Accies media interviewer Martin McConnell caught up with recent acquisitions Scott Martin and Delphin Tshiembe after Saturday’s defeat at Livingston
Not a great result today but you made a pretty decent start to your career at Accies.
“Aye, in certain parts of the game like getting the ball back and trying to break up play, but I still feel that I can do much better for the team in terms of passing the ball forward to give good service to the strikers. Hopefully I can work on that in the coming weeks and improve.”
How have you and the other recent signings settled in?
“Everyone at the club has been top quality. Right from the reserves through to the first team, they’ve all made me feel very welcome and I think that I’ve settled in very well.”
It wasn’t a great first half in particular for the team. What went wrong?
“I just think we kind of panicked a wee bit as a team and it was a wonder strike that settled the game in the end. In terms of that, there wasn’t a lot else in the game. Second balls and things like that are usually wee things in the game but big in games like this. In the second half I thought we had the better of it but just couldn’t get the result.”
As you say, an improved second half. What did the manager say at half time?
“He just told us that we needed to go and express ourselves more clearly and be more enthusiastic about playing football, and it was as if none of us wanted to play football after our showing in the first half. He kind of took the pressure off our shoulders when he said that if we made a mistake, it wasn’t our responsibility but his alone. So, you’ve got to hand it to the gaffer for second half improvement.”
Lack of creativity today and in some recent games are a worry. Is this something that you feel can be addressed?
“I don’t know. I mean, you can say that there is a lack of creativity but I’d put it down to just being one of those days. I’ve not been involved in the past couple of weeks, but today was just one of those when nothing fell properly for us. We had lots of half chances from running down the sides in the second half and a couple of penalty shouts. So, in those terms you could say that we haven’t created enough, but I still think we got enough from the game to get something and I think we dominated for spells in the second half.”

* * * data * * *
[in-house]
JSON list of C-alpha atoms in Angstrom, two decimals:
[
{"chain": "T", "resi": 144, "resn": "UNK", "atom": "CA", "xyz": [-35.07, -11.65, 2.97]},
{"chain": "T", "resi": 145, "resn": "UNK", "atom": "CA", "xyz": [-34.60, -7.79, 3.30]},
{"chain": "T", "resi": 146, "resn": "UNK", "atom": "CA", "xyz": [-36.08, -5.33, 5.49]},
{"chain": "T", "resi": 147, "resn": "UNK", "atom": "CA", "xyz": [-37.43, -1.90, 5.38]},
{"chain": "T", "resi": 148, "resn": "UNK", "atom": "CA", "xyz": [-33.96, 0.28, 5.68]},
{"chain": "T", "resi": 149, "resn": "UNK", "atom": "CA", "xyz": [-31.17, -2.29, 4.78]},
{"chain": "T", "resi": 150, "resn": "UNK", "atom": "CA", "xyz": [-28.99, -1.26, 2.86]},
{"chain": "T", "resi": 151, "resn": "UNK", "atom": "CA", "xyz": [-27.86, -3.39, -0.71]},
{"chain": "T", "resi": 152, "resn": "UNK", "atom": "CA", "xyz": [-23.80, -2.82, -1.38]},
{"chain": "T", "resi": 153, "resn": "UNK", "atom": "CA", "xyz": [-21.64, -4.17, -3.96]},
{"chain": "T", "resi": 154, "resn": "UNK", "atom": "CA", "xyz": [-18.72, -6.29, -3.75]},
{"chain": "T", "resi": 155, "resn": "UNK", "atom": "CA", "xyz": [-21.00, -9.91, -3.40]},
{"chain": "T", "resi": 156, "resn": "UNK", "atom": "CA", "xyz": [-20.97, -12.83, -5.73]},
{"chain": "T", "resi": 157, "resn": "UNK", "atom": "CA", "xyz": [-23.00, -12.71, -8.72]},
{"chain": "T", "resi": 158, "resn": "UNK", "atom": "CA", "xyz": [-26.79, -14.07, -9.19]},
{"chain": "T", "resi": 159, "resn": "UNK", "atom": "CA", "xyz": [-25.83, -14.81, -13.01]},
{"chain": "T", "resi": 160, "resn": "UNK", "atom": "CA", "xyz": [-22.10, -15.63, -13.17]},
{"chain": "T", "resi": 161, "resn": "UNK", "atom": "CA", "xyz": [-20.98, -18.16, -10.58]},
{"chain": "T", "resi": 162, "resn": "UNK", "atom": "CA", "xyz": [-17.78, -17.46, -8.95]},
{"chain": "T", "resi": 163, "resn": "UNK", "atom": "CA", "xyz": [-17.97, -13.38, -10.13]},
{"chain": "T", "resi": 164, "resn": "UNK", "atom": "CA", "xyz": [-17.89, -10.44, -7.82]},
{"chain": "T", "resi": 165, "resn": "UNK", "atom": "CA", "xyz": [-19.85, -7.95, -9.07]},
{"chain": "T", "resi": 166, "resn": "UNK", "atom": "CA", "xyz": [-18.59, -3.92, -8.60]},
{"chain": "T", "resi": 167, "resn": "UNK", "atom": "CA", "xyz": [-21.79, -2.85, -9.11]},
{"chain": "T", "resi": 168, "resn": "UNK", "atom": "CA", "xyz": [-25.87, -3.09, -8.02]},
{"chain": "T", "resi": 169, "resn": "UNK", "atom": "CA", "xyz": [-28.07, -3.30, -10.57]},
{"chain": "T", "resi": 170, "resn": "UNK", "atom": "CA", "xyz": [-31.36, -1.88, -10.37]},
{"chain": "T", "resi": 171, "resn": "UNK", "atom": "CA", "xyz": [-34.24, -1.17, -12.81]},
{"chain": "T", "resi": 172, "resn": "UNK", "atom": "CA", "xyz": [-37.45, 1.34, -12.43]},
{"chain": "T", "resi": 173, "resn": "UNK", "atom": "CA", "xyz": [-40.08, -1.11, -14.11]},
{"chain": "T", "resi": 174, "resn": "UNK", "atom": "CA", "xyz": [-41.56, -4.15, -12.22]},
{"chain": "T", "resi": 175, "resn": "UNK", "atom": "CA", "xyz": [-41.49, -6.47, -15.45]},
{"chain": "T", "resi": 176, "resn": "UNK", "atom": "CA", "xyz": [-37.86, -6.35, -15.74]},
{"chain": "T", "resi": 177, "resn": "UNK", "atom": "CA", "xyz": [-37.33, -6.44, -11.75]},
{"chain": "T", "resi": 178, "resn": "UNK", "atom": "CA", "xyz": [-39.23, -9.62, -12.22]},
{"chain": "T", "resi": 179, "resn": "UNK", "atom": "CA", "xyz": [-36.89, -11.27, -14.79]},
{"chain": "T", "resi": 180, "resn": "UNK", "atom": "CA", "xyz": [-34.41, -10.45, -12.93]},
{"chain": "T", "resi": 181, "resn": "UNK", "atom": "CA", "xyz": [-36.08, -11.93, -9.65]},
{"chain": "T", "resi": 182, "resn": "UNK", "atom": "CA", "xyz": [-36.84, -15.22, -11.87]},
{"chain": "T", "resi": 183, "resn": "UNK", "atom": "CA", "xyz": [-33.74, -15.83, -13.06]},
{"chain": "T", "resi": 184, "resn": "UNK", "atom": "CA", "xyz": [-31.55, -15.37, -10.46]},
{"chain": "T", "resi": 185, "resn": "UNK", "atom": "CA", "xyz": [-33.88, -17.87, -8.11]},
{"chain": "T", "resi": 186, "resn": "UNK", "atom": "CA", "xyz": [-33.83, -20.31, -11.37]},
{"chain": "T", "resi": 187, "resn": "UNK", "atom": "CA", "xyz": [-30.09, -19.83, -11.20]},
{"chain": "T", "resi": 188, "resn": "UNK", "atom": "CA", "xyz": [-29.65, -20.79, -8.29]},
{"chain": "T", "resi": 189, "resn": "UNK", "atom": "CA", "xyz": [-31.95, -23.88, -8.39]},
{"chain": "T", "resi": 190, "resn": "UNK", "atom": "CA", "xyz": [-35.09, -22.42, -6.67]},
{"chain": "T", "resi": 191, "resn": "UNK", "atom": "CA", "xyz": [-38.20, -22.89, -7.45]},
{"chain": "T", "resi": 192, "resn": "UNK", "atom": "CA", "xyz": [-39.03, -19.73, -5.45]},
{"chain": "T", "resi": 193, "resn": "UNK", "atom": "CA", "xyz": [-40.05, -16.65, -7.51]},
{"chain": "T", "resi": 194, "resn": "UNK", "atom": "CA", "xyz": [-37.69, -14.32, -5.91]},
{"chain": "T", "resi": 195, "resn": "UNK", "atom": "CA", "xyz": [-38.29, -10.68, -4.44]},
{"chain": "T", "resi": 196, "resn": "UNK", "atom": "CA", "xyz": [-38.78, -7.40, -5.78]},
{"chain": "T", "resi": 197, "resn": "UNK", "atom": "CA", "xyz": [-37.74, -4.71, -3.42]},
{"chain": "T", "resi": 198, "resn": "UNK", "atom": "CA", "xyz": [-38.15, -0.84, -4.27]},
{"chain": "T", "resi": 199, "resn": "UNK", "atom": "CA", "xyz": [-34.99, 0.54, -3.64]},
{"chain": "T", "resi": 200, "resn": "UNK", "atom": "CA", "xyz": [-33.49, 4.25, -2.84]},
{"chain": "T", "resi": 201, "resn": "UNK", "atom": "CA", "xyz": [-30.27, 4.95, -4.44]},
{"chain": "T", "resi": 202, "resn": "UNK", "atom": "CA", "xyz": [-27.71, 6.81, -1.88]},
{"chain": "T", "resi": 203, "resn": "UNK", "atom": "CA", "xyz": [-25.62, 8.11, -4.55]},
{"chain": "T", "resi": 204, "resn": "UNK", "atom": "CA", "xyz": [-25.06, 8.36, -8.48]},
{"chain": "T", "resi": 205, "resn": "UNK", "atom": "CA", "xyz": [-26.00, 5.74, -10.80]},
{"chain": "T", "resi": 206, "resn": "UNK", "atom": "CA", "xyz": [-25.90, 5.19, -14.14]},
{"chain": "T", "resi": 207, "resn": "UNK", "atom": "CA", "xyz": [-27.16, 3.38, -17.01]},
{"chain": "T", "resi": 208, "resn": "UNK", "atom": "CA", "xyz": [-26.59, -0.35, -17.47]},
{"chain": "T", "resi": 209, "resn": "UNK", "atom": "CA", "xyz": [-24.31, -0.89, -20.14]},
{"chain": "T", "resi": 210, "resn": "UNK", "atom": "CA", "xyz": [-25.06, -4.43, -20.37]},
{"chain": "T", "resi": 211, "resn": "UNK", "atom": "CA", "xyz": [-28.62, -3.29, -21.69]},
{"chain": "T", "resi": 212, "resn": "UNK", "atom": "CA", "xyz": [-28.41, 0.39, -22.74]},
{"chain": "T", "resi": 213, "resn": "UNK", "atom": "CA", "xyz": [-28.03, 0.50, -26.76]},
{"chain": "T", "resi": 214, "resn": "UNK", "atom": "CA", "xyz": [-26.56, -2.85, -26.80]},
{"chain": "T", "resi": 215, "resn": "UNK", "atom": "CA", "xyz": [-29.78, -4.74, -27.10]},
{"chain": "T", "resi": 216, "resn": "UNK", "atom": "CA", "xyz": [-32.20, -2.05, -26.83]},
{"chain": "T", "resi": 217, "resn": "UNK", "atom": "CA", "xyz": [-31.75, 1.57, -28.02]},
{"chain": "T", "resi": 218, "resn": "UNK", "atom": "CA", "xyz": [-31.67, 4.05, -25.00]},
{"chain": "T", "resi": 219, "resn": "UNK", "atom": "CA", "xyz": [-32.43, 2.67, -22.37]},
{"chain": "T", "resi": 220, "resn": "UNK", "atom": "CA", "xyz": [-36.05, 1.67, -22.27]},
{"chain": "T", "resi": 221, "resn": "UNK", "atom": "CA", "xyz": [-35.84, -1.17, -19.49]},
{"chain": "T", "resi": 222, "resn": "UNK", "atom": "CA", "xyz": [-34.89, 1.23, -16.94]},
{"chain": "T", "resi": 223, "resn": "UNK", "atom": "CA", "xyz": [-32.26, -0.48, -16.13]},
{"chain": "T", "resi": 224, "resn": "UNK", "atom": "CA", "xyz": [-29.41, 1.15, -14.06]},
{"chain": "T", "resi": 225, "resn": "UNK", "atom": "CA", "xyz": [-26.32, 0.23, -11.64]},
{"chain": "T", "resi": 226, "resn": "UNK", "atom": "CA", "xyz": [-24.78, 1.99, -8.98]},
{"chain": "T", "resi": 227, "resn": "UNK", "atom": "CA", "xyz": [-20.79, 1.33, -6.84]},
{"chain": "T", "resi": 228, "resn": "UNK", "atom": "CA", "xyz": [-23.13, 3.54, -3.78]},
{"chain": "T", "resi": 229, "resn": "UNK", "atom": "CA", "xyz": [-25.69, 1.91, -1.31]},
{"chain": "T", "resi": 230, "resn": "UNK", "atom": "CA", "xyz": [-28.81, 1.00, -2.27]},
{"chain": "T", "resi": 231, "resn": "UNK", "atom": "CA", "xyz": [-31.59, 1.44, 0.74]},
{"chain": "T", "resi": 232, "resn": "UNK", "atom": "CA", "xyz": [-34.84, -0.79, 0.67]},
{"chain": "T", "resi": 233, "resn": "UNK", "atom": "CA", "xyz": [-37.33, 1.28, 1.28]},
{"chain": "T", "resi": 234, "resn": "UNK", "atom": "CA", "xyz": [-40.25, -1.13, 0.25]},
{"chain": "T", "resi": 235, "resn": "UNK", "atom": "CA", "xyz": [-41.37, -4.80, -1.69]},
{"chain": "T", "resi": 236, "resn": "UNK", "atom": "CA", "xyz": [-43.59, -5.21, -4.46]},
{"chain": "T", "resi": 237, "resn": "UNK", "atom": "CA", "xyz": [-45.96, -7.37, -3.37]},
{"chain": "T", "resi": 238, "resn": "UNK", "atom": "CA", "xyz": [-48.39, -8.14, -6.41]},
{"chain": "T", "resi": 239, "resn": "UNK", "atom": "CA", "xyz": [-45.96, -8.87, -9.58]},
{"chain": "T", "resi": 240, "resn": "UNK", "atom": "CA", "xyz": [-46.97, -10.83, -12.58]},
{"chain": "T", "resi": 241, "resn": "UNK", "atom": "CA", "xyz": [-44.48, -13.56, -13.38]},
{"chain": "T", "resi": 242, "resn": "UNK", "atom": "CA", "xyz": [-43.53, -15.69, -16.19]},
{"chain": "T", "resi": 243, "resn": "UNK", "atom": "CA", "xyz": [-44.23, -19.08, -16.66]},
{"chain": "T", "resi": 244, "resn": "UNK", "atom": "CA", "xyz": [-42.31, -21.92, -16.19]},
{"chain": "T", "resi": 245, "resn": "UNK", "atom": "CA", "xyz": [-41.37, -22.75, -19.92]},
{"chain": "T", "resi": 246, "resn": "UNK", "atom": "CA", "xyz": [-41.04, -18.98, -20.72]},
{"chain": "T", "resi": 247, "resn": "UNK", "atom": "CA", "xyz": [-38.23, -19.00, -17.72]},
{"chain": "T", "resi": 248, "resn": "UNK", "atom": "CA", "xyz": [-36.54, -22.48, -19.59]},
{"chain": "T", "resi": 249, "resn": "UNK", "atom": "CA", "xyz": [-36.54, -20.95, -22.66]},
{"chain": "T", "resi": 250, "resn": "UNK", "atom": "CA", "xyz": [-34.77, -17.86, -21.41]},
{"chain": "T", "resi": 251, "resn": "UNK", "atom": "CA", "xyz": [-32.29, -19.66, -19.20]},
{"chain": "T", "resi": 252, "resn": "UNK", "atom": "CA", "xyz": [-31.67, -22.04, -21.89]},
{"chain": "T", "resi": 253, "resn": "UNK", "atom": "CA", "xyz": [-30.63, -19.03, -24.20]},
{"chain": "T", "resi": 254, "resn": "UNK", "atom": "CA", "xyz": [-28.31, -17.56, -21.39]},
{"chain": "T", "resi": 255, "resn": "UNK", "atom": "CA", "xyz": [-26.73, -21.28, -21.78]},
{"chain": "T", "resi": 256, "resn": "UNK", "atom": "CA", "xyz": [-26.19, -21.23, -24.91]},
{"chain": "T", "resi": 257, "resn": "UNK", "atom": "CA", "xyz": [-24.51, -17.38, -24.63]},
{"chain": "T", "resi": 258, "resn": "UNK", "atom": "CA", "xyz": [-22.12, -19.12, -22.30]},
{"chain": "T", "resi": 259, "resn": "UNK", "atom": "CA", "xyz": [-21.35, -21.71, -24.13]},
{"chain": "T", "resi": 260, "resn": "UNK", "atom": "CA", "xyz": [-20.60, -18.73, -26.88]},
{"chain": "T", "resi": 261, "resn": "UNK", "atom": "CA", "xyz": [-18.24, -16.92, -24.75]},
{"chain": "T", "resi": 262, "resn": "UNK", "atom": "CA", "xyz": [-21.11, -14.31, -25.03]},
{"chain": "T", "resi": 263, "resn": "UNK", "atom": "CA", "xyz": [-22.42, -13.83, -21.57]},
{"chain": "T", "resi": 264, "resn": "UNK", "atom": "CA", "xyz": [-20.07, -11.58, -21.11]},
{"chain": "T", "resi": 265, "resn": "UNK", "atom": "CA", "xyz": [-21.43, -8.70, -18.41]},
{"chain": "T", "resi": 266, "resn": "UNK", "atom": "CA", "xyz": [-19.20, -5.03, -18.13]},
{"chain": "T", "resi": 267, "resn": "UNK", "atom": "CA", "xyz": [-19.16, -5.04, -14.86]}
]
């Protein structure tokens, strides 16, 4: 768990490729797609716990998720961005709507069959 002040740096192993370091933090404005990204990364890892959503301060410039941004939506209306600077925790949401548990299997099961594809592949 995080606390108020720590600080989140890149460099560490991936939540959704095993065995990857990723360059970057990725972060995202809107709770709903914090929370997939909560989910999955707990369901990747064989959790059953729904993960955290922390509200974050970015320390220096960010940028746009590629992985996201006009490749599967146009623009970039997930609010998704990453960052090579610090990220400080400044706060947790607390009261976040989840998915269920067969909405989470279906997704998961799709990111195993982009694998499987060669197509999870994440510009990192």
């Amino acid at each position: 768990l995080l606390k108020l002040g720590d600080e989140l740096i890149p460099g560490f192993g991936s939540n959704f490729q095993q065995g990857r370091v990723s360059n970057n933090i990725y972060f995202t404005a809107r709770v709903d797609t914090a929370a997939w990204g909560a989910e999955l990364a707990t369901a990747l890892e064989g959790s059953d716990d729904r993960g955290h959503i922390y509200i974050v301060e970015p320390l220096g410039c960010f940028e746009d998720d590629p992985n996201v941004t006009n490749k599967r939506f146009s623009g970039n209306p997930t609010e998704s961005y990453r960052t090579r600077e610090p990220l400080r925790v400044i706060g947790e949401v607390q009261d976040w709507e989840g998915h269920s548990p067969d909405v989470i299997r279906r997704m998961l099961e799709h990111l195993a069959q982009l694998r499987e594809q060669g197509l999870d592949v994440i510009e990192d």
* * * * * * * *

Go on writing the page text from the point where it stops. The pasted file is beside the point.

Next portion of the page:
There’s been plenty of changes to the side in the past couple of weeks. It doesn’t help, does it?
“No, it doesn’t really. With lots of changes it might take a couple of weeks to gel together properly. As professionals we’ve just got to get on with things, do the things that we’re good at and in time we’ll gel together. As professionals, first and foremost we need to give 100%, do the dirty side of the game and then our chances will come and we’ll earn the right to play.”
What attracted you to Scottish football after your time playing in Denmark?
“I just think that I wanted to try something new. I wanted to challenge myself and I’d heard from people that had played in the Scottish league that it’s a different type of football. So, I wanted to try it out for myself. It’s a very physical and high paced style of football, so I wanted to try it for myself and see how I’d adapt to it.”
Who were the people that you spoke to about the game in Denmark?
“Just people in Denmark like friends that had played in England and Scotland as well. So, yes. That was it.”
How have you found the style? Does it suit you?
“I think that it suits me well. Obviously I need to adapt even more but it’s only my fourth game for the club. I still have a lot to learn about the league and the players as well. I don’t know the players, so I have to do a lot of research on the players and the technical analysis guys have given me clips to watch. So, I have that feeling that I need to know the players around the league.”
Is it maybe more physical than you thought it would be?
“No, it’s about what I’d imagined it to be. I thought that it would be very physical, highly paced and people killing it. But I think that’s all good because as a football player you need to try some different things and adapt. That’s why I came here.”
How does the style compare with football that you’ve previously played?
“Obviously I can only compare it with Denmark. In Denmark there is a lot of possession and they’re not attacking forward all the time, putting up second balls then putting up second balls again. In Denmark they like to play back the way and play their triangles.”